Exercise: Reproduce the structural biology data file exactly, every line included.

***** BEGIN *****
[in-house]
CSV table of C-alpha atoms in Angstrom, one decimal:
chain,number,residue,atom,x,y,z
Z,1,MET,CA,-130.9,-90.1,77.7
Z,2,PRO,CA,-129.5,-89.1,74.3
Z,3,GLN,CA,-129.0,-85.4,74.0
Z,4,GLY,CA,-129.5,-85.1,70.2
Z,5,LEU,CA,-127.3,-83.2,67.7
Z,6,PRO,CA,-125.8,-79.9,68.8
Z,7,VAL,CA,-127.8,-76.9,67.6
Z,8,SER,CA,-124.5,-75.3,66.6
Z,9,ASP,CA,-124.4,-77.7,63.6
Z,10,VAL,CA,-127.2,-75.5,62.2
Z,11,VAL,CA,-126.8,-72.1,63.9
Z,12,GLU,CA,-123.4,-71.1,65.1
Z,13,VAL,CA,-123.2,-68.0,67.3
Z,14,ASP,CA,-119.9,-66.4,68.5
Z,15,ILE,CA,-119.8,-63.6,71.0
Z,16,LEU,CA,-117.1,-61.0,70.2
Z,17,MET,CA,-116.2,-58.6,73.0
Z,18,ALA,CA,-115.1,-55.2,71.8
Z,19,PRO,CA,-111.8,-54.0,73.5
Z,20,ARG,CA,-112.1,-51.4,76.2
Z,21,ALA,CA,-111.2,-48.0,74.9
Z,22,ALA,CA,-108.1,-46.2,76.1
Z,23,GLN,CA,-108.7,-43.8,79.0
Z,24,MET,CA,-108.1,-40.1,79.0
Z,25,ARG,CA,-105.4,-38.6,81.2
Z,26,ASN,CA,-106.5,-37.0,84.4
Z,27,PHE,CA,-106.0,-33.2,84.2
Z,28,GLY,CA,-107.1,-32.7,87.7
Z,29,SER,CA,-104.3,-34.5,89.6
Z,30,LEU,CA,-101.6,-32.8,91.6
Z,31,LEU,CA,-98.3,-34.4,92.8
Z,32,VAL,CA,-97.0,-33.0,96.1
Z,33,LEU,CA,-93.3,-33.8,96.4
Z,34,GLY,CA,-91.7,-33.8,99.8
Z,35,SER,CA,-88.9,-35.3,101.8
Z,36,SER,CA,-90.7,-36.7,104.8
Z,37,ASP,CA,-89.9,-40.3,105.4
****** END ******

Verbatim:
[in-house]
CSV table of C-alpha atoms in Angstrom, one decimal:
chain,number,residue,atom,x,y,z
Z,1,MET,CA,-130.9,-90.1,77.7
Z,2,PRO,CA,-129.5,-89.1,74.3
Z,3,GLN,CA,-129.0,-85.4,74.0
Z,4,GLY,CA,-129.5,-85.1,70.2
Z,5,LEU,CA,-127.3,-83.2,67.7
Z,6,PRO,CA,-125.8,-79.9,68.8
Z,7,VAL,CA,-127.8,-76.9,67.6
Z,8,SER,CA,-124.5,-75.3,66.6
Z,9,ASP,CA,-124.4,-77.7,63.6
Z,10,VAL,CA,-127.2,-75.5,62.2
Z,11,VAL,CA,-126.8,-72.1,63.9
Z,12,GLU,CA,-123.4,-71.1,65.1
Z,13,VAL,CA,-123.2,-68.0,67.3
Z,14,ASP,CA,-119.9,-66.4,68.5
Z,15,ILE,CA,-119.8,-63.6,71.0
Z,16,LEU,CA,-117.1,-61.0,70.2
Z,17,MET,CA,-116.2,-58.6,73.0
Z,18,ALA,CA,-115.1,-55.2,71.8
Z,19,PRO,CA,-111.8,-54.0,73.5
Z,20,ARG,CA,-112.1,-51.4,76.2
Z,21,ALA,CA,-111.2,-48.0,74.9
Z,22,ALA,CA,-108.1,-46.2,76.1
Z,23,GLN,CA,-108.7,-43.8,79.0
Z,24,MET,CA,-108.1,-40.1,79.0
Z,25,ARG,CA,-105.4,-38.6,81.2
Z,26,ASN,CA,-106.5,-37.0,84.4
Z,27,PHE,CA,-106.0,-33.2,84.2
Z,28,GLY,CA,-107.1,-32.7,87.7
Z,29,SER,CA,-104.3,-34.5,89.6
Z,30,LEU,CA,-101.6,-32.8,91.6
Z,31,LEU,CA,-98.3,-34.4,92.8
Z,32,VAL,CA,-97.0,-33.0,96.1
Z,33,LEU,CA,-93.3,-33.8,96.4
Z,34,GLY,CA,-91.7,-33.8,99.8
Z,35,SER,CA,-88.9,-35.3,101.8
Z,36,SER,CA,-90.7,-36.7,104.8
Z,37,ASP,CA,-89.9,-40.3,105.4